Every site has structure, and visitors will form their first and most lasting impressions of that structure by looking at the links, buttons, tabs, and other controls that form the “navigation.” As designers, we’re very concerned with creating a navigation scheme and interface that makes it easy for the user to understand what they can do and where they can go. But collaborating with your team on the design of a navigation system can be difficult unless you all share the same vocabulary when talking about the different parts that make up the navigation UI.
People seem to agree that there’s something called “universal” or “global” navigation, which is the set of choices you see on every page of the site.
Part of Amazon’s global and local navigation interface.
The global sections on Amazon.com include all the tabs: Welcome, Indi’s Store, Books, Electronics, and so on – as well as the controls in the line above the tabs (View Cart, and so on). The sections shown in the blue bar change depending on which tab you click, so these are “secondary” or “local” navigation. We can ignore them for now.
What about the “See More Stores” section, and the functionality it implies? Amazon has too many sections to put in the tabs, so they change the tabs based on your selections. For instance, if you click on See More Stores and choose Home & Garden, the Home & Garden tab will appear in global navigation. Strange? Possibly. They’re taking a risk, assuming you’ll click See More Stores to find what you’re looking for.
The row of tabs, including “See More Stores,” represents the core navigation of the site, so it can be thought of as primary navigation. It provides access to the main tasks you came to the site to accomplish – buy a book, find a digital camera, research a computer purchase. But what else counts as global navigation? The shopping cart! Indeed, all the items in that little row above the tabs count as global navigation – they appear on virtually every page in the site. This collection of tools helps customers transact business with Amazon. A customer may want to look up the shipping date of an order, peek at their wish list, or pay for their purchases. That little row of useful links is often called utility navigation. It provides access to subsidiary tools that help the user, but it is not the core reason for the web site.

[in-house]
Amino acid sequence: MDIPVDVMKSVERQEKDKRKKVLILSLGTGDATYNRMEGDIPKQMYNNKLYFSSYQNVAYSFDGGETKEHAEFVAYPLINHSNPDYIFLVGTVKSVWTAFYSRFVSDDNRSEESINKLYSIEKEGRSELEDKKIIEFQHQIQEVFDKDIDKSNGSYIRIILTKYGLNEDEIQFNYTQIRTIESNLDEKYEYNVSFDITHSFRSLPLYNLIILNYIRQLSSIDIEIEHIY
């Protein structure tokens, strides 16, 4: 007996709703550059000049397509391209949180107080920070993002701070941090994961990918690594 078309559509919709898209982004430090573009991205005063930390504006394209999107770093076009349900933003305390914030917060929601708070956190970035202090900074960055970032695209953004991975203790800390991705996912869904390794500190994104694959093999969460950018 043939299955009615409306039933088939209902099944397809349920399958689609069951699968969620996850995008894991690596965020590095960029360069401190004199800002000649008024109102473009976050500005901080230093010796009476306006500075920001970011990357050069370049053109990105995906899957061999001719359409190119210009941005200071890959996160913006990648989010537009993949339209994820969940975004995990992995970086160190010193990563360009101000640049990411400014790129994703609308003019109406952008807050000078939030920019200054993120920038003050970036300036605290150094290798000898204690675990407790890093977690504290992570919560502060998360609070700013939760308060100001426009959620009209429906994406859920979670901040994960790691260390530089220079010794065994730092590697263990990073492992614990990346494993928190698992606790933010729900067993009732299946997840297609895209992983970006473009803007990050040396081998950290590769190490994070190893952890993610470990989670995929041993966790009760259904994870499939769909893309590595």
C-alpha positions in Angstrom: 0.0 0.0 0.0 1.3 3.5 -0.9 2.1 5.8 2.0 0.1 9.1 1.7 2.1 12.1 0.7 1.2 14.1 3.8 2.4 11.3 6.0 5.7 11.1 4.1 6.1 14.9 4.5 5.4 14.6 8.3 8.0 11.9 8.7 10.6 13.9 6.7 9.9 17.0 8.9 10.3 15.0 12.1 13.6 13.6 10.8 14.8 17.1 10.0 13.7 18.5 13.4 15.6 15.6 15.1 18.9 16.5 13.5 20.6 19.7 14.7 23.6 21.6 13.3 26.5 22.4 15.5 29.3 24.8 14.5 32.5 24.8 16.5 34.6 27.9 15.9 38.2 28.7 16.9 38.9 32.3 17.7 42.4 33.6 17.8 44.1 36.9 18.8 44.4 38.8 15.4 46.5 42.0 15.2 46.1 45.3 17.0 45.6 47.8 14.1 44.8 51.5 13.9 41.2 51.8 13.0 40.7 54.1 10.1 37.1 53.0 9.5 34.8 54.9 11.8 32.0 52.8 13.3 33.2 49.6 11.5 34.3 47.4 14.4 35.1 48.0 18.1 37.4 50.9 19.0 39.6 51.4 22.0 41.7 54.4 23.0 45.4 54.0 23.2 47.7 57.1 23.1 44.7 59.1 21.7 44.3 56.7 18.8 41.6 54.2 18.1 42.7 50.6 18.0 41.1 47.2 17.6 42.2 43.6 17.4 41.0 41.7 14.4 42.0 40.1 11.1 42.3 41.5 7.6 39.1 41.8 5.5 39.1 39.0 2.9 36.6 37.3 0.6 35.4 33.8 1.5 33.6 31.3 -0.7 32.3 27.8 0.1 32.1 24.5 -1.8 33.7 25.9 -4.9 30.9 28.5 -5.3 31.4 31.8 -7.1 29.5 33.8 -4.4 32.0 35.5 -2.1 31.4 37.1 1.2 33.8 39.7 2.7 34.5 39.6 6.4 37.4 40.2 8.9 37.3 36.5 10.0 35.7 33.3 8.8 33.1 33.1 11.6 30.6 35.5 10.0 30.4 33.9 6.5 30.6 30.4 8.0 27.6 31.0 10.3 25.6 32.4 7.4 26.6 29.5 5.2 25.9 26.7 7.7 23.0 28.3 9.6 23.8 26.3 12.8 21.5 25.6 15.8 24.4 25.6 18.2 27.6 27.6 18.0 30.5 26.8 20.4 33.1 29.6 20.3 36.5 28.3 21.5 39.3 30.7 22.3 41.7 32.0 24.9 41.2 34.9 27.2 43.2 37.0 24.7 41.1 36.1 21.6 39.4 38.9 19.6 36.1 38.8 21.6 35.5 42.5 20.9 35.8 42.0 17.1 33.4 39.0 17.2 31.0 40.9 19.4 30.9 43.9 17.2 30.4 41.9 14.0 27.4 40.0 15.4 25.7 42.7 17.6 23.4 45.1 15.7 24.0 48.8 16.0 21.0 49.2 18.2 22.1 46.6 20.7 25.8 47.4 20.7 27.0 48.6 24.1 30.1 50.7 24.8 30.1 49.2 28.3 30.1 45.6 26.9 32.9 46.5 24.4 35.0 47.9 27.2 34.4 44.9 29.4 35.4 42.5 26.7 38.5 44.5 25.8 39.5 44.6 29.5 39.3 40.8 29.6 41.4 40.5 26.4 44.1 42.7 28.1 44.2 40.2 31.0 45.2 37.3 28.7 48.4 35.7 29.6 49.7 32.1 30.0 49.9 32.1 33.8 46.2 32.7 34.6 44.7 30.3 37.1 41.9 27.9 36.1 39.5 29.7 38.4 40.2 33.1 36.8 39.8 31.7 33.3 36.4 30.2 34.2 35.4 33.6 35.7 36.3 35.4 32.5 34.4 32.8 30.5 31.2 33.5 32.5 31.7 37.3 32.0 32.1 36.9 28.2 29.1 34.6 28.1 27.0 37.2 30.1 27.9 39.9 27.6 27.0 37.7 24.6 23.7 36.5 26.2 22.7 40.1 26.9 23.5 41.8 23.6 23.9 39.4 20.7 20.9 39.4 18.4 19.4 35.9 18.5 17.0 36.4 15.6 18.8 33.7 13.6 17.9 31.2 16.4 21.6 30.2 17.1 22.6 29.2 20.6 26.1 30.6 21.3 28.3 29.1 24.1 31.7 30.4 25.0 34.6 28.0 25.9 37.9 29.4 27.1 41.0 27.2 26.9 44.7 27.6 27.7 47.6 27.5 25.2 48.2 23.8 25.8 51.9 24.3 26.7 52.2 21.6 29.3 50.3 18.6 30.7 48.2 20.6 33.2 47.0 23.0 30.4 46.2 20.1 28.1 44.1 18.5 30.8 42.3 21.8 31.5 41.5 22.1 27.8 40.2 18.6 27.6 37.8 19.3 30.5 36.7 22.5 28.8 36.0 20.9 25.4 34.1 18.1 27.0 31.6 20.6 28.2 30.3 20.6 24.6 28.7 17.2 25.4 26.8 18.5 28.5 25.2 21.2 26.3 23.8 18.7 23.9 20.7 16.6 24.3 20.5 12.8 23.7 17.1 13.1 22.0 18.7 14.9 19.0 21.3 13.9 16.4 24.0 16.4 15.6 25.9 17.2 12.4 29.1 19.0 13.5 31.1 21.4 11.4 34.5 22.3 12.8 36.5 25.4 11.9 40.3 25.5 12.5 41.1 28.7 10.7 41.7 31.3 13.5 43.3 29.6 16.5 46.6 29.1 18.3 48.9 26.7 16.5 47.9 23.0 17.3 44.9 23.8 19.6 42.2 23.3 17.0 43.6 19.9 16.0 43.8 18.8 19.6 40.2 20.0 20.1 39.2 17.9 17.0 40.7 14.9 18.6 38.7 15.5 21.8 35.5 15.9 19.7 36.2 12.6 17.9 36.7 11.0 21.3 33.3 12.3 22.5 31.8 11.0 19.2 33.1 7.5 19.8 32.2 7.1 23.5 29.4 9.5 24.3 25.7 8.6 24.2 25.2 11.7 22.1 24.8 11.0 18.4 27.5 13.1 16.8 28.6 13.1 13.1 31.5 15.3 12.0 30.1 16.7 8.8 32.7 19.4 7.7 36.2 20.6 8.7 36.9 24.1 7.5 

So why isn’t search in this image? Amazon puts their search box just below the navigation line to the left on every page. This box varies slightly depending on the page, but presents the same functionality: enter some keywords and click a button. Is it still utility navigation – and therefore still global navigation – even though it’s not in that little row? You bet. It is a tool that’s made available everywhere.
Utility navigation is often split up visually in the UI. On Amazon, the Search box appears on the left, while the rest of the utilities are on the top-right.
Visual designers and UI designers can break up the navigation groups into various layouts, depending on what proves to be most usable. Search boxes are often separated from the rest of utility navigation, as they do on Ebay. With similar frequency, the search box is graphically joined to the rest of the utility navigation, as on Agilent.
Now think about the logo. Usually, a clickable logo appears on the top of the page, which takes you back to the home page. There’s also often a “Home” link somewhere – is it part of primary or utility navigation? You’ll find examples both ways. At Ideo it’s part of the utility nav. On Amazon, the Welcome tab is the home page, so it’s part of primary navigation. This “Home” redundancy is fine, as clicking logos is not quite obvious enough to leave out the Home link entirely.
A Practiced Eye for Navigation
Every site can be organized into primary, utility, and footer navigation. Unfortunately, many sites still have poor or inconsistent navigation. How consistent is your site? Spend ten minutes clicking through your site. Go very deep and broad, selecting random pages along the way. Compare the primary, utility, and footer navigation on those pages. Is it consistent? Do the groupings make sense? By understanding these three components of global navigation, you’ll find it much easier to develop a cohesive system and apply it consistently throughout your site.